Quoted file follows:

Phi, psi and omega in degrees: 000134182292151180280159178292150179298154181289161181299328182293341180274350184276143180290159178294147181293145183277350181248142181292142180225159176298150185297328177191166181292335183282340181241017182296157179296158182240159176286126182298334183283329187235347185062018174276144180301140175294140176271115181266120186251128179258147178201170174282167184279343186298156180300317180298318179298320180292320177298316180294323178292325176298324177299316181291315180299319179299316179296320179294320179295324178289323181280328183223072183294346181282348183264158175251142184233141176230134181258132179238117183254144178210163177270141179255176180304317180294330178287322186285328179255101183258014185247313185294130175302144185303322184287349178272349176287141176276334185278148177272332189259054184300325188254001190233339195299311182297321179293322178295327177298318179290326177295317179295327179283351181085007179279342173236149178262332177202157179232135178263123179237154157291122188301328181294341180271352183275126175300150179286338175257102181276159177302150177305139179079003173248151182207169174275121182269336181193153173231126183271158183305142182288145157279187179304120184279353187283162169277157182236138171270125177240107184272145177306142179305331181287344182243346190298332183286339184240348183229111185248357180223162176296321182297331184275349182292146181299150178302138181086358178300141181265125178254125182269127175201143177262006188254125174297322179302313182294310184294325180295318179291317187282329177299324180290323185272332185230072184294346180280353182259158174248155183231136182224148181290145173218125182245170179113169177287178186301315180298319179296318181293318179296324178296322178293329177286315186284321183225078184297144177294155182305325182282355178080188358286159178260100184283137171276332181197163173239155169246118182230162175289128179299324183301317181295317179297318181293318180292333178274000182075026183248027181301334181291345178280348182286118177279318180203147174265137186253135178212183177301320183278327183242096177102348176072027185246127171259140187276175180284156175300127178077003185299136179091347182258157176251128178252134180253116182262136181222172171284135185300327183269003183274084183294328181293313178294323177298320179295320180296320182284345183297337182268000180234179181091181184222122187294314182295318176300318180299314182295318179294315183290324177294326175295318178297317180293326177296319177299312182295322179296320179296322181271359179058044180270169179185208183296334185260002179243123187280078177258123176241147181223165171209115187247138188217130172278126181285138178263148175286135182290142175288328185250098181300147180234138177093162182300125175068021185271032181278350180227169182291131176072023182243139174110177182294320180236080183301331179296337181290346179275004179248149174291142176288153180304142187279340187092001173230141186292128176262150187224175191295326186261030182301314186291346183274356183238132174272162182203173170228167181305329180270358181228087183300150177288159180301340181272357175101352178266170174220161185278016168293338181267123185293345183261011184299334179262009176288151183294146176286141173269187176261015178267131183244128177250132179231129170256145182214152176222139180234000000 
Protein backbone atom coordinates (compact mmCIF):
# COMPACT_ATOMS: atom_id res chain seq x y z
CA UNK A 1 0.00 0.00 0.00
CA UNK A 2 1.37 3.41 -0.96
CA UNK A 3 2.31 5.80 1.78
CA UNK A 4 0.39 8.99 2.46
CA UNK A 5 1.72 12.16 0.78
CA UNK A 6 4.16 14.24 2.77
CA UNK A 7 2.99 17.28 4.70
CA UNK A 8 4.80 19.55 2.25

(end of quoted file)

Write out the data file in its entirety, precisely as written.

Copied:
Phi, psi and omega in degrees: 000134182292151180280159178292150179298154181289161181299328182293341180274350184276143180290159178294147181293145183277350181248142181292142180225159176298150185297328177191166181292335183282340181241017182296157179296158182240159176286126182298334183283329187235347185062018174276144180301140175294140176271115181266120186251128179258147178201170174282167184279343186298156180300317180298318179298320180292320177298316180294323178292325176298324177299316181291315180299319179299316179296320179294320179295324178289323181280328183223072183294346181282348183264158175251142184233141176230134181258132179238117183254144178210163177270141179255176180304317180294330178287322186285328179255101183258014185247313185294130175302144185303322184287349178272349176287141176276334185278148177272332189259054184300325188254001190233339195299311182297321179293322178295327177298318179290326177295317179295327179283351181085007179279342173236149178262332177202157179232135178263123179237154157291122188301328181294341180271352183275126175300150179286338175257102181276159177302150177305139179079003173248151182207169174275121182269336181193153173231126183271158183305142182288145157279187179304120184279353187283162169277157182236138171270125177240107184272145177306142179305331181287344182243346190298332183286339184240348183229111185248357180223162176296321182297331184275349182292146181299150178302138181086358178300141181265125178254125182269127175201143177262006188254125174297322179302313182294310184294325180295318179291317187282329177299324180290323185272332185230072184294346180280353182259158174248155183231136182224148181290145173218125182245170179113169177287178186301315180298319179296318181293318179296324178296322178293329177286315186284321183225078184297144177294155182305325182282355178080188358286159178260100184283137171276332181197163173239155169246118182230162175289128179299324183301317181295317179297318181293318180292333178274000182075026183248027181301334181291345178280348182286118177279318180203147174265137186253135178212183177301320183278327183242096177102348176072027185246127171259140187276175180284156175300127178077003185299136179091347182258157176251128178252134180253116182262136181222172171284135185300327183269003183274084183294328181293313178294323177298320179295320180296320182284345183297337182268000180234179181091181184222122187294314182295318176300318180299314182295318179294315183290324177294326175295318178297317180293326177296319177299312182295322179296320179296322181271359179058044180270169179185208183296334185260002179243123187280078177258123176241147181223165171209115187247138188217130172278126181285138178263148175286135182290142175288328185250098181300147180234138177093162182300125175068021185271032181278350180227169182291131176072023182243139174110177182294320180236080183301331179296337181290346179275004179248149174291142176288153180304142187279340187092001173230141186292128176262150187224175191295326186261030182301314186291346183274356183238132174272162182203173170228167181305329180270358181228087183300150177288159180301340181272357175101352178266170174220161185278016168293338181267123185293345183261011184299334179262009176288151183294146176286141173269187176261015178267131183244128177250132179231129170256145182214152176222139180234000000 
Protein backbone atom coordinates (compact mmCIF):
# COMPACT_ATOMS: atom_id res chain seq x y z
CA UNK A 1 0.00 0.00 0.00
CA UNK A 2 1.37 3.41 -0.96
CA UNK A 3 2.31 5.80 1.78
CA UNK A 4 0.39 8.99 2.46
CA UNK A 5 1.72 12.16 0.78
CA UNK A 6 4.16 14.24 2.77
CA UNK A 7 2.99 17.28 4.70
CA UNK A 8 4.80 19.55 2.25